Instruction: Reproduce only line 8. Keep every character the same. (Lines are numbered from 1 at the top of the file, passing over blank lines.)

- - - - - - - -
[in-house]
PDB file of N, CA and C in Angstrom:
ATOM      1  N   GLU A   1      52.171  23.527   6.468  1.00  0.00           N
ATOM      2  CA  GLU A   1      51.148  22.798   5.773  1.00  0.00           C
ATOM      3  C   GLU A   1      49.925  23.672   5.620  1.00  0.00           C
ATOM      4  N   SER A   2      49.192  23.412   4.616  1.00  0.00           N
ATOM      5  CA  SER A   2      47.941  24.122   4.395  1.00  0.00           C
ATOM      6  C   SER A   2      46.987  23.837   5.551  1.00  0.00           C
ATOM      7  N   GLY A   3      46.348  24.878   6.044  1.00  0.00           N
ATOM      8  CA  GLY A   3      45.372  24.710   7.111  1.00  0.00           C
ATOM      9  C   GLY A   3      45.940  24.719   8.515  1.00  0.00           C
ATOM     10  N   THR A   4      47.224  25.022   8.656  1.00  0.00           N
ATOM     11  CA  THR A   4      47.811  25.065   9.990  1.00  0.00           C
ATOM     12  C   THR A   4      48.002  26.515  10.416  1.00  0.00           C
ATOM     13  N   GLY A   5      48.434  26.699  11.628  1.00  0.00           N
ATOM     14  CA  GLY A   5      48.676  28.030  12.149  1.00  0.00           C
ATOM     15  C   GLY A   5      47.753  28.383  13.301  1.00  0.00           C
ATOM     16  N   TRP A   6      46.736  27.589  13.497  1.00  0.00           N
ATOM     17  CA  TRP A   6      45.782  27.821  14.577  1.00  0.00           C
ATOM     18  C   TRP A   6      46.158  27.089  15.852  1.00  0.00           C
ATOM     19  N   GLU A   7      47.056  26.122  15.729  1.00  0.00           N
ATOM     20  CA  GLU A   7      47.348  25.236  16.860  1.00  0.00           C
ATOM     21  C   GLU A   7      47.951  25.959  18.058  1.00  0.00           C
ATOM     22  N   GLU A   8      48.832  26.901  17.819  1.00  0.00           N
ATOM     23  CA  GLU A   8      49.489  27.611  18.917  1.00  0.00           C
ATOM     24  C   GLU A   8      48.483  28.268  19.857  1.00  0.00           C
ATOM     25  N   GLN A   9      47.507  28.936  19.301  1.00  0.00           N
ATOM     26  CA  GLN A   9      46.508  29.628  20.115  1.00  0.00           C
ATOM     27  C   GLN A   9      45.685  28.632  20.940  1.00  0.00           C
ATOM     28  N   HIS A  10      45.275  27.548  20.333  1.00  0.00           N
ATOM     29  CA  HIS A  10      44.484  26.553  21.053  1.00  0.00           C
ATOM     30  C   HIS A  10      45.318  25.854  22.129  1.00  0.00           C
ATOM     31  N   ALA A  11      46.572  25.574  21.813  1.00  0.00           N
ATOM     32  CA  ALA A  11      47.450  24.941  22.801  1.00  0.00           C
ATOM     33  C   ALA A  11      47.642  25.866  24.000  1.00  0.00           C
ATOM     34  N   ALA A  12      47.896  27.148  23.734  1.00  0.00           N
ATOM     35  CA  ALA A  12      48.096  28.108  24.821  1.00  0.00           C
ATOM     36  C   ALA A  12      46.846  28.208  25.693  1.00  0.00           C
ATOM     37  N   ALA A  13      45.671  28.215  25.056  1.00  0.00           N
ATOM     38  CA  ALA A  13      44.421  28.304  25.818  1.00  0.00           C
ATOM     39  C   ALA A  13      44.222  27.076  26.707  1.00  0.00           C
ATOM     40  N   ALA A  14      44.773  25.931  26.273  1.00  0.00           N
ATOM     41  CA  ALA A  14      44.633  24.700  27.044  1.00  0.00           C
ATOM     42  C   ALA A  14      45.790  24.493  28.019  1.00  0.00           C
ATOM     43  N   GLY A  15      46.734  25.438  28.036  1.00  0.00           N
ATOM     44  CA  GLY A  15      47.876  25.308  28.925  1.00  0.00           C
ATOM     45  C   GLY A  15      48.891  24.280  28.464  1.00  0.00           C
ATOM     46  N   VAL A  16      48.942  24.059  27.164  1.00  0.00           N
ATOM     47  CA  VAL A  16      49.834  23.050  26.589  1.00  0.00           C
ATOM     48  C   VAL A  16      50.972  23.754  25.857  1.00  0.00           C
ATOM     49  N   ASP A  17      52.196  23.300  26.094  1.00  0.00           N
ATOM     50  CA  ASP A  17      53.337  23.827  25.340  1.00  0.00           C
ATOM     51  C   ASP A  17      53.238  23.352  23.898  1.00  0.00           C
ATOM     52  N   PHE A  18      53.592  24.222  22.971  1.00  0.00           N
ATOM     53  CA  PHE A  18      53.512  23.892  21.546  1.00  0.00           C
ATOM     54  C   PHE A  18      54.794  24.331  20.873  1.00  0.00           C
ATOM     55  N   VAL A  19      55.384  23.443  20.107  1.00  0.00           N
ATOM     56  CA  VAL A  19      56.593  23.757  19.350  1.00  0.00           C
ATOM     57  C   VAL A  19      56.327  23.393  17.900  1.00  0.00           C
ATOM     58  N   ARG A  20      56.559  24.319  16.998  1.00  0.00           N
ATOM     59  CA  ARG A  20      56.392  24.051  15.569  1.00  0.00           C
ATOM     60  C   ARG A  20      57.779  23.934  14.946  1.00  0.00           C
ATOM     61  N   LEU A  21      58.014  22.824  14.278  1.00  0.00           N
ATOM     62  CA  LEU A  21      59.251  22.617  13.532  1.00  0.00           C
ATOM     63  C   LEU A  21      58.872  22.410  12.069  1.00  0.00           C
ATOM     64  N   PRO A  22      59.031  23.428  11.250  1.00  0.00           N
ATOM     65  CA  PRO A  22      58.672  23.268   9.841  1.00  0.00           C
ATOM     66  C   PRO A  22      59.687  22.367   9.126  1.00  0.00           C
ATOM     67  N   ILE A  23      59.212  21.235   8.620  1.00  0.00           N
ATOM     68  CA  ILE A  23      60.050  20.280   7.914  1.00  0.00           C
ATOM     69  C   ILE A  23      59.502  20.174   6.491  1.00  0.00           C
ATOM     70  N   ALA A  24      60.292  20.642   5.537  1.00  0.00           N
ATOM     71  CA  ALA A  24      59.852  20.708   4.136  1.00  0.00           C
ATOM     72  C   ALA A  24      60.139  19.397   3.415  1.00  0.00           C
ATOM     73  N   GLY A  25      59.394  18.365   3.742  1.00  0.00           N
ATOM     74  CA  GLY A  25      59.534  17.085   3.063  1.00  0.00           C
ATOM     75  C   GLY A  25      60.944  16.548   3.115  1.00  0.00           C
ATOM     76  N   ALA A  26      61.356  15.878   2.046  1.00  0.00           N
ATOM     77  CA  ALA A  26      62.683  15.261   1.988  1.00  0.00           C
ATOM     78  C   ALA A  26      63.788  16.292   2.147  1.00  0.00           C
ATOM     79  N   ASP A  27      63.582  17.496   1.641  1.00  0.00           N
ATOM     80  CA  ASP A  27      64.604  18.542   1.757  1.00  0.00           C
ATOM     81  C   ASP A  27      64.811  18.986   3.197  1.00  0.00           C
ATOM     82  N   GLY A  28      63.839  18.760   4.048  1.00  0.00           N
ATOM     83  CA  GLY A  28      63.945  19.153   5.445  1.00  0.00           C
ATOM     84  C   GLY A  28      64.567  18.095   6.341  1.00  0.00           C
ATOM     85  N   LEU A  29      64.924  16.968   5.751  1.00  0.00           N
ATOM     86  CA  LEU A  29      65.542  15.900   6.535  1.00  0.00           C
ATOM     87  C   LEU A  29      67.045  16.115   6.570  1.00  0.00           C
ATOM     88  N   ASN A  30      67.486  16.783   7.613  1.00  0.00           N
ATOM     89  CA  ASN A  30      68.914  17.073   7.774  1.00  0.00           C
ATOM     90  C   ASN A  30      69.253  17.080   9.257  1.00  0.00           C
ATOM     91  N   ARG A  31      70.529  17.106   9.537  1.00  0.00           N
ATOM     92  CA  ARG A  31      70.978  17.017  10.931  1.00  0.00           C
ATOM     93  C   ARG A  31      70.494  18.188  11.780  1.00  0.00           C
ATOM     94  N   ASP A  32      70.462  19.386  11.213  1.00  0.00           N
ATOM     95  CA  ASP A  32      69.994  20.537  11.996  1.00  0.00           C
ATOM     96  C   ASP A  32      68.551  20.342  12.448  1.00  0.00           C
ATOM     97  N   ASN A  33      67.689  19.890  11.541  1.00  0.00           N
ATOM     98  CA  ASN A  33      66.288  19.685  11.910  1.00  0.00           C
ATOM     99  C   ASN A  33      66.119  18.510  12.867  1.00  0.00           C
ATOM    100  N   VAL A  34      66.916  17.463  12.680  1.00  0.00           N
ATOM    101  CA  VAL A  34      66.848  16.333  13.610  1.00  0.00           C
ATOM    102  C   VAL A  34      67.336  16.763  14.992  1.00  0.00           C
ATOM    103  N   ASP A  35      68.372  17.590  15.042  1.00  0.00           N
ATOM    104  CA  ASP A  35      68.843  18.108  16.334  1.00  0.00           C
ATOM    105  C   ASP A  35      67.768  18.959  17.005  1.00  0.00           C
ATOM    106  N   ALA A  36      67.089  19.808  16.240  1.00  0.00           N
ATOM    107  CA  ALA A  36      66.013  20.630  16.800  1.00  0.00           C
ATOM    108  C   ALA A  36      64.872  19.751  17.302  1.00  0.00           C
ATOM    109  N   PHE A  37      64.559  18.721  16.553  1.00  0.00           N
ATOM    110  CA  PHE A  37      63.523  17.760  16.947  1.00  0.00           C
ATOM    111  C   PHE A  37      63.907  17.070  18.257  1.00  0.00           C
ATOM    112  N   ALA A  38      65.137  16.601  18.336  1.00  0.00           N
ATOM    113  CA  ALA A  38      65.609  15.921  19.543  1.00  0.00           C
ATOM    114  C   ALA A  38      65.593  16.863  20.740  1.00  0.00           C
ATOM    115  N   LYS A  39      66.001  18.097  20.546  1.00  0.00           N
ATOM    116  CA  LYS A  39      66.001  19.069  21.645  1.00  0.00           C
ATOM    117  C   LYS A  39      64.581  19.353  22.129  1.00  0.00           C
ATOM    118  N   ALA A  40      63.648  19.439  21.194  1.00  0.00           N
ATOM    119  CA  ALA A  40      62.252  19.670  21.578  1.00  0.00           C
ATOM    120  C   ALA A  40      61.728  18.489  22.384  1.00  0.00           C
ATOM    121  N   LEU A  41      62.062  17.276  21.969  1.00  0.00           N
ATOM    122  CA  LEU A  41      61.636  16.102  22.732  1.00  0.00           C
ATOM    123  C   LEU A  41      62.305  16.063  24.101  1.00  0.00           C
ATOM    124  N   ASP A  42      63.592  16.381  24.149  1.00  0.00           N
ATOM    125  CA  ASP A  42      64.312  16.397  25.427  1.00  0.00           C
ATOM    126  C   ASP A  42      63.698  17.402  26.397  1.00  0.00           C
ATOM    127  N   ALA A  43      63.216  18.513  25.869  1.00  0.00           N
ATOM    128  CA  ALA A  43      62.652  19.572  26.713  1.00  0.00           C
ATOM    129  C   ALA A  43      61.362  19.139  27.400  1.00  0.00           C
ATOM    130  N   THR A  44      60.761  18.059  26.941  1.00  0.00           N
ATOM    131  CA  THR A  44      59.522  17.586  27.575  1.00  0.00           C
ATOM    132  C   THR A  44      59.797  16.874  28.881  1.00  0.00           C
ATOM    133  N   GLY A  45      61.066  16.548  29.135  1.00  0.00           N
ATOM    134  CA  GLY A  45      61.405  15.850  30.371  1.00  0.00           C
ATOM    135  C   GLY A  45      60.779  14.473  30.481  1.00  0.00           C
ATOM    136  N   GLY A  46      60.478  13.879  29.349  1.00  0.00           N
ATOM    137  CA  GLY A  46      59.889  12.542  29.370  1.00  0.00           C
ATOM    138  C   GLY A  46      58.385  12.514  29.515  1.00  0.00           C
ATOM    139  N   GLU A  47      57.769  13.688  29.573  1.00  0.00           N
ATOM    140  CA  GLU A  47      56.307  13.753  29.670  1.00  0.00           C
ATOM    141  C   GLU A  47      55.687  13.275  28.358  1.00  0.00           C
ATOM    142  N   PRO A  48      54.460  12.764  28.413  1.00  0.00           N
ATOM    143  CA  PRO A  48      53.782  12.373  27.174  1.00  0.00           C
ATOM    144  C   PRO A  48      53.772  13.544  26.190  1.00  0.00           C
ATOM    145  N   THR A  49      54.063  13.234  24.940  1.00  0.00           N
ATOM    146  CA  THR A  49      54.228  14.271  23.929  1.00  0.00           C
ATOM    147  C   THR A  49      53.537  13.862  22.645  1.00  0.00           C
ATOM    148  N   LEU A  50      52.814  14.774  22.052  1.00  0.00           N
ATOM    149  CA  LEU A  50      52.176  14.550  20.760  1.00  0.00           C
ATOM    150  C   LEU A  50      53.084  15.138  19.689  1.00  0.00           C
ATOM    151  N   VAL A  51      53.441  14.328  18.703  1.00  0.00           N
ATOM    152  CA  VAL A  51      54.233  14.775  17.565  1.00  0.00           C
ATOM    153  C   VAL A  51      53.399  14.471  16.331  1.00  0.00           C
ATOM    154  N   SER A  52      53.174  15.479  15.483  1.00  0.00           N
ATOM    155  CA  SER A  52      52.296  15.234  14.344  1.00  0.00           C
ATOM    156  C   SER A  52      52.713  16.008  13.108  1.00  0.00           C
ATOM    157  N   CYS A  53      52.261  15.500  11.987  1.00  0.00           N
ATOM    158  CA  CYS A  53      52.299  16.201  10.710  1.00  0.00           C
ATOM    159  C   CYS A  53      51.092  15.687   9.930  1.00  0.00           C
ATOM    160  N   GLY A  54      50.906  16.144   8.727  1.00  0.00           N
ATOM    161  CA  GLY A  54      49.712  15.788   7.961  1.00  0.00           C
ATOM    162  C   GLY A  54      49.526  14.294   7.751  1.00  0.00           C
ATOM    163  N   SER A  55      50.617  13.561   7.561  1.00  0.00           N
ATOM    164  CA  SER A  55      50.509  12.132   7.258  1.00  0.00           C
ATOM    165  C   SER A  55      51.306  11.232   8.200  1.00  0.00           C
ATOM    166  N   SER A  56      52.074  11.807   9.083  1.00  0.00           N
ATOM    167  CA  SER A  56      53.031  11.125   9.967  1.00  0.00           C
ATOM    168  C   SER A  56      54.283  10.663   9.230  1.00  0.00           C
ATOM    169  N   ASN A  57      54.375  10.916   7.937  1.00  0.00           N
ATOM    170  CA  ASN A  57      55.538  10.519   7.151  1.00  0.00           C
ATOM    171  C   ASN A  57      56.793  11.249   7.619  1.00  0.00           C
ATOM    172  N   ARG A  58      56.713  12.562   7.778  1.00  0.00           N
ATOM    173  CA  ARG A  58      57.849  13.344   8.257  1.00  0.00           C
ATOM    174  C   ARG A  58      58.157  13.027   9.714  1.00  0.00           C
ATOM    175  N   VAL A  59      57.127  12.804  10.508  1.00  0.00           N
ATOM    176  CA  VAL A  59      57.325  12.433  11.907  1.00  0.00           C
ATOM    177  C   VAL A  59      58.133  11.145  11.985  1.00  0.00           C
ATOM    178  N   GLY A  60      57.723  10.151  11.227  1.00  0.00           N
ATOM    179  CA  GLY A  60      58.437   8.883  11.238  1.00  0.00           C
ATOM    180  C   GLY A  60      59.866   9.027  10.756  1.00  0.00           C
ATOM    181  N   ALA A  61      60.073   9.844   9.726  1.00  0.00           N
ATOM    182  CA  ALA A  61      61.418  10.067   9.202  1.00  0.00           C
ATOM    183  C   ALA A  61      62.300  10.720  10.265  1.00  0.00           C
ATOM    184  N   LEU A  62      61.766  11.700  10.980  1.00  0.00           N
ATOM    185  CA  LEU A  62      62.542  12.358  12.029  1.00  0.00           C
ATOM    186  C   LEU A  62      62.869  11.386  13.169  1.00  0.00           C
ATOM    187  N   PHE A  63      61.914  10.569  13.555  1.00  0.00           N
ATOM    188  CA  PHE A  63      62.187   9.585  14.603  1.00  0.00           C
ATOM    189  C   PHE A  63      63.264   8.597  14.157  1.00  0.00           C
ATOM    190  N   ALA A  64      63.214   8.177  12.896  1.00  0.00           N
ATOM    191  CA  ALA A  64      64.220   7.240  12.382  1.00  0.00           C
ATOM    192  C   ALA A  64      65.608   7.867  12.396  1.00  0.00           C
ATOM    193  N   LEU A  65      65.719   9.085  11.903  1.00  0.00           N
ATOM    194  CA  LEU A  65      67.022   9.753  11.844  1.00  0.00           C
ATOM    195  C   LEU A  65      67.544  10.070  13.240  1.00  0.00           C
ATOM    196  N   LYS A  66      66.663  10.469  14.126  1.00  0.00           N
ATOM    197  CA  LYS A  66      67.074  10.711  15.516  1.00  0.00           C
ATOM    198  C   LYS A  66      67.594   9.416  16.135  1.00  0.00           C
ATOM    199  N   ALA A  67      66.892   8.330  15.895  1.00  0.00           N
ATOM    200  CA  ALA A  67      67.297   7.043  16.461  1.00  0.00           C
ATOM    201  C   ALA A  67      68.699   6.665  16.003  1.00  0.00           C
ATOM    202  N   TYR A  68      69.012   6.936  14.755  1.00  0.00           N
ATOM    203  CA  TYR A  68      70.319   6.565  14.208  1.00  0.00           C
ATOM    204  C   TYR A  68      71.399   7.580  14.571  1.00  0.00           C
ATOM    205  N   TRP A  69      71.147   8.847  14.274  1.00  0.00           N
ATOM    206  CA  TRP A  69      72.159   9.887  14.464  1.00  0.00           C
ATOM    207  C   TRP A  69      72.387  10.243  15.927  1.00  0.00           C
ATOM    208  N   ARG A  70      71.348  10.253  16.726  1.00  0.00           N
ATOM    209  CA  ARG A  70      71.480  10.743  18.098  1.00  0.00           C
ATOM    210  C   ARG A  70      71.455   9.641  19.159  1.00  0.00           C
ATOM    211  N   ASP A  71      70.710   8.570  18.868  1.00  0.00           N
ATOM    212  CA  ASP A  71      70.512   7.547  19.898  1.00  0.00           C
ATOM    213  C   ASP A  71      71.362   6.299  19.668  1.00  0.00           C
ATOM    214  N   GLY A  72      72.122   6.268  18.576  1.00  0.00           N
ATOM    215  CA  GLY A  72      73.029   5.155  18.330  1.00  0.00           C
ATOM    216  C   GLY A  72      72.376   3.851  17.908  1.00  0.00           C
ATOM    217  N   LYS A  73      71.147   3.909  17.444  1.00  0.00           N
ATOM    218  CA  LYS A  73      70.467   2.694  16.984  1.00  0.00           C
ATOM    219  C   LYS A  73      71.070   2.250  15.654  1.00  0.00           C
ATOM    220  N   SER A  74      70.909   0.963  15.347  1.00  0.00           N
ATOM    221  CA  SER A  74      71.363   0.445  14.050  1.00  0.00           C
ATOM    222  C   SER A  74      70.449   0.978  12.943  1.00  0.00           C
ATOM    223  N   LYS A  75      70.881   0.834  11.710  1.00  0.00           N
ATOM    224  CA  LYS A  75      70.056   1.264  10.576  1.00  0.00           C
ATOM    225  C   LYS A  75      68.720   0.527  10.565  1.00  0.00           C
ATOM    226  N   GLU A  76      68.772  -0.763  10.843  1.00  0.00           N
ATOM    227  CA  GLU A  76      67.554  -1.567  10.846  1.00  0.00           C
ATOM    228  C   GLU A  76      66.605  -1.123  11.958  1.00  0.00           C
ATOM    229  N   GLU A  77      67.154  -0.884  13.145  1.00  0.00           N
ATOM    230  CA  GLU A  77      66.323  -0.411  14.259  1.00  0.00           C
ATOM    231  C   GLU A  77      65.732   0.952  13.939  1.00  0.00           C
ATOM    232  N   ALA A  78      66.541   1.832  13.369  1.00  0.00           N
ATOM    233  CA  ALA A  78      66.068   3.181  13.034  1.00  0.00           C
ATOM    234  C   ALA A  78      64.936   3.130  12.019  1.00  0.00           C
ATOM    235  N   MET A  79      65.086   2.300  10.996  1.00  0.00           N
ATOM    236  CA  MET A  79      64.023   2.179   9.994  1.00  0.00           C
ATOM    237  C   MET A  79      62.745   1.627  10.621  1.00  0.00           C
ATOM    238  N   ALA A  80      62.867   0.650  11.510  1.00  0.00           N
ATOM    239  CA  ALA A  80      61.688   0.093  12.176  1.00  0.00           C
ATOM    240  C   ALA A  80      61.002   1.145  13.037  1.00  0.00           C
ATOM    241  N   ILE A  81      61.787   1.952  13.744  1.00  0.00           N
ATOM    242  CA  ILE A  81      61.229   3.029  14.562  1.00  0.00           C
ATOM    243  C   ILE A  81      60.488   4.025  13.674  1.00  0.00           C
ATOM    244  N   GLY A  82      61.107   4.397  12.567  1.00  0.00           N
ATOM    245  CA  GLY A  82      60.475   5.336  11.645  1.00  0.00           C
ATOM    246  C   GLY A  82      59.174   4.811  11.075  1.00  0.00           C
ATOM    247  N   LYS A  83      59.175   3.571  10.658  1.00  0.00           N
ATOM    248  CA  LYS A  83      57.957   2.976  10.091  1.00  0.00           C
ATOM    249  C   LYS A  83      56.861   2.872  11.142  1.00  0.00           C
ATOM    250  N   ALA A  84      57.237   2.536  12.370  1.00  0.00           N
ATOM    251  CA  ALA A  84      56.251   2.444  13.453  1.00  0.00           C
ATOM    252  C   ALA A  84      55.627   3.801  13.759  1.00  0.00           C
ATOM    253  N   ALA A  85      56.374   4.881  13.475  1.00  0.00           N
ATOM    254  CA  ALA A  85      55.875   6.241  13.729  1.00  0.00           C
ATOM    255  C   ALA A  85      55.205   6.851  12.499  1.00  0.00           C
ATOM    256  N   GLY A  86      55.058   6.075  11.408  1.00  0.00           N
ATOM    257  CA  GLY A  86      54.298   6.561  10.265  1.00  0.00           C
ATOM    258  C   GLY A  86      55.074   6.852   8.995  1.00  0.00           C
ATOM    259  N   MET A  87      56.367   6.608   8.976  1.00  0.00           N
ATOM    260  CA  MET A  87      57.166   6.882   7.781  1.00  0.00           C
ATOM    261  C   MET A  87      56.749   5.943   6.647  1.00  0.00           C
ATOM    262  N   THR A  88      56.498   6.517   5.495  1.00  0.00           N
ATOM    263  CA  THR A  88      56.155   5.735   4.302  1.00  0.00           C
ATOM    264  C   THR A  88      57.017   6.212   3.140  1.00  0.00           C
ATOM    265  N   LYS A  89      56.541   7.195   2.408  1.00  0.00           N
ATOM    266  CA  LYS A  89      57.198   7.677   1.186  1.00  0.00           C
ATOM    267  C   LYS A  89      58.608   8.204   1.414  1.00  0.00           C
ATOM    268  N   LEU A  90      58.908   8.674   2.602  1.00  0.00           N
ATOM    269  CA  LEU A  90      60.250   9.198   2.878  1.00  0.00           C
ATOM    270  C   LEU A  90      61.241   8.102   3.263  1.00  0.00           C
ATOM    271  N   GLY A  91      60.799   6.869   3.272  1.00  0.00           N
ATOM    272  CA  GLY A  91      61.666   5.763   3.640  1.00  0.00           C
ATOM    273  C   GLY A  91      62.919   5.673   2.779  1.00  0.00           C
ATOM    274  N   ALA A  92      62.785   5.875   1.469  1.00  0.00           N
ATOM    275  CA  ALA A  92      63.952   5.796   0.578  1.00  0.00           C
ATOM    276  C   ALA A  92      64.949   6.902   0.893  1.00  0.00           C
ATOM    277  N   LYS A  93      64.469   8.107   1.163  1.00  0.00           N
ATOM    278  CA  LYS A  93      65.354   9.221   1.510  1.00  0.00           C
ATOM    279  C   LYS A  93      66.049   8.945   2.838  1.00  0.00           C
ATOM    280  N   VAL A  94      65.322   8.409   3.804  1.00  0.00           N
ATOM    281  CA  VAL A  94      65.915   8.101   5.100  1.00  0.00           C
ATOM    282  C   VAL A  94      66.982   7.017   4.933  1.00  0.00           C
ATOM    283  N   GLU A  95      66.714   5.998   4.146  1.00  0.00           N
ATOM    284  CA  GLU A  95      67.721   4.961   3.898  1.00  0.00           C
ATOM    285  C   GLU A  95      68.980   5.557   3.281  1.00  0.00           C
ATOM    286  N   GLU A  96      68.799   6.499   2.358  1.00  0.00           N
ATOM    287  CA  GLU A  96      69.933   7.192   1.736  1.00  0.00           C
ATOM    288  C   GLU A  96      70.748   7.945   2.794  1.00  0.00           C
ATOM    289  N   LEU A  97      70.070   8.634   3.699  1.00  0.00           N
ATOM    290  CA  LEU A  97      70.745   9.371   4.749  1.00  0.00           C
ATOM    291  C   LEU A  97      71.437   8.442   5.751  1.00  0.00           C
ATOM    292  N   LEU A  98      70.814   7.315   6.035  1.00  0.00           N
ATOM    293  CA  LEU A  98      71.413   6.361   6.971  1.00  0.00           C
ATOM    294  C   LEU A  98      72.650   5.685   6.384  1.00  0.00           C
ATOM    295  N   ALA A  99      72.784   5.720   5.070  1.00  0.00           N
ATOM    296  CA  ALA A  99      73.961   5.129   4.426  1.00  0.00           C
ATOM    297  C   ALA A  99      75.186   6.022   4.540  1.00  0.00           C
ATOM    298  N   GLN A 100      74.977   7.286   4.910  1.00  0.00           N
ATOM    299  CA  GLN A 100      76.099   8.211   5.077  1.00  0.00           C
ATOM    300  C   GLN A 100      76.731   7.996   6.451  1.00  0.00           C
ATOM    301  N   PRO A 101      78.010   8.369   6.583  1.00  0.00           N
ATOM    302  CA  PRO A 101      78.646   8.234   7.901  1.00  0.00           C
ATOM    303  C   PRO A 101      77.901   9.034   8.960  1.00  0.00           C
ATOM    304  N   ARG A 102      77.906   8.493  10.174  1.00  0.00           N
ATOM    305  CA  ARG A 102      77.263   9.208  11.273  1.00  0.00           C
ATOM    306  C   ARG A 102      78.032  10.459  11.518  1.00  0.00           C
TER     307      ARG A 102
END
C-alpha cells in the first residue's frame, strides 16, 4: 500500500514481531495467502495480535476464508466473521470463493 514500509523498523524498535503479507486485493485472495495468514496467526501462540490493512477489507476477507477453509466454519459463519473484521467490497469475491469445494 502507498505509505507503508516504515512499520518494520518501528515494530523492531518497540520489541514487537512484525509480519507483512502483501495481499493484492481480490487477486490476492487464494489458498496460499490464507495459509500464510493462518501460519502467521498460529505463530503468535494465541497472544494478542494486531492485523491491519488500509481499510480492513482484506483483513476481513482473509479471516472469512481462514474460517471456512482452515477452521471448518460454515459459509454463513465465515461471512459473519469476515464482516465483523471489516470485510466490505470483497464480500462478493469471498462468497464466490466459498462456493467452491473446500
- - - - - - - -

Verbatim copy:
ATOM      6  C   SER A   2      46.987  23.837   5.551  1.00  0.00           C